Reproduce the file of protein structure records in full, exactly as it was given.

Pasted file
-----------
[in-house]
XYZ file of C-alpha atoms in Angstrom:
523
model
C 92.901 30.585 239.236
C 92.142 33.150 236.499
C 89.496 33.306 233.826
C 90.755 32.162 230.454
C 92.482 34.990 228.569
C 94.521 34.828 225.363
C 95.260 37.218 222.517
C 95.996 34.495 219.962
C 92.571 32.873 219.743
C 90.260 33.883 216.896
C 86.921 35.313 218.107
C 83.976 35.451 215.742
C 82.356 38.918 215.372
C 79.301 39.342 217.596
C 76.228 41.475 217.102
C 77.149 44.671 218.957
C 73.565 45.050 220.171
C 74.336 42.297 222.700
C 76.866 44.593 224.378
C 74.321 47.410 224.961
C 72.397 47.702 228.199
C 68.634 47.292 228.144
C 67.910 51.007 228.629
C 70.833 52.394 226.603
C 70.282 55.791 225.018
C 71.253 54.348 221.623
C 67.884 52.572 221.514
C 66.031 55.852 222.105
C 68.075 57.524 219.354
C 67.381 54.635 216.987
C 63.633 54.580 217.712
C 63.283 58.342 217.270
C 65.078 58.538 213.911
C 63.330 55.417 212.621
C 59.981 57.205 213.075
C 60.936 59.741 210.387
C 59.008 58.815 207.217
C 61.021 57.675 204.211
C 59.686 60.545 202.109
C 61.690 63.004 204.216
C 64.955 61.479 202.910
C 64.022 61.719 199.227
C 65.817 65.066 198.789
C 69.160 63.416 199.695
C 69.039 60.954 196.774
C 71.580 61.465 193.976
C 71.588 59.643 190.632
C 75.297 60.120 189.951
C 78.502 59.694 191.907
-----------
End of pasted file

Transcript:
[in-house]
XYZ file of C-alpha atoms in Angstrom:
523
model
C 92.901 30.585 239.236
C 92.142 33.150 236.499
C 89.496 33.306 233.826
C 90.755 32.162 230.454
C 92.482 34.990 228.569
C 94.521 34.828 225.363
C 95.260 37.218 222.517
C 95.996 34.495 219.962
C 92.571 32.873 219.743
C 90.260 33.883 216.896
C 86.921 35.313 218.107
C 83.976 35.451 215.742
C 82.356 38.918 215.372
C 79.301 39.342 217.596
C 76.228 41.475 217.102
C 77.149 44.671 218.957
C 73.565 45.050 220.171
C 74.336 42.297 222.700
C 76.866 44.593 224.378
C 74.321 47.410 224.961
C 72.397 47.702 228.199
C 68.634 47.292 228.144
C 67.910 51.007 228.629
C 70.833 52.394 226.603
C 70.282 55.791 225.018
C 71.253 54.348 221.623
C 67.884 52.572 221.514
C 66.031 55.852 222.105
C 68.075 57.524 219.354
C 67.381 54.635 216.987
C 63.633 54.580 217.712
C 63.283 58.342 217.270
C 65.078 58.538 213.911
C 63.330 55.417 212.621
C 59.981 57.205 213.075
C 60.936 59.741 210.387
C 59.008 58.815 207.217
C 61.021 57.675 204.211
C 59.686 60.545 202.109
C 61.690 63.004 204.216
C 64.955 61.479 202.910
C 64.022 61.719 199.227
C 65.817 65.066 198.789
C 69.160 63.416 199.695
C 69.039 60.954 196.774
C 71.580 61.465 193.976
C 71.588 59.643 190.632
C 75.297 60.120 189.951
C 78.502 59.694 191.907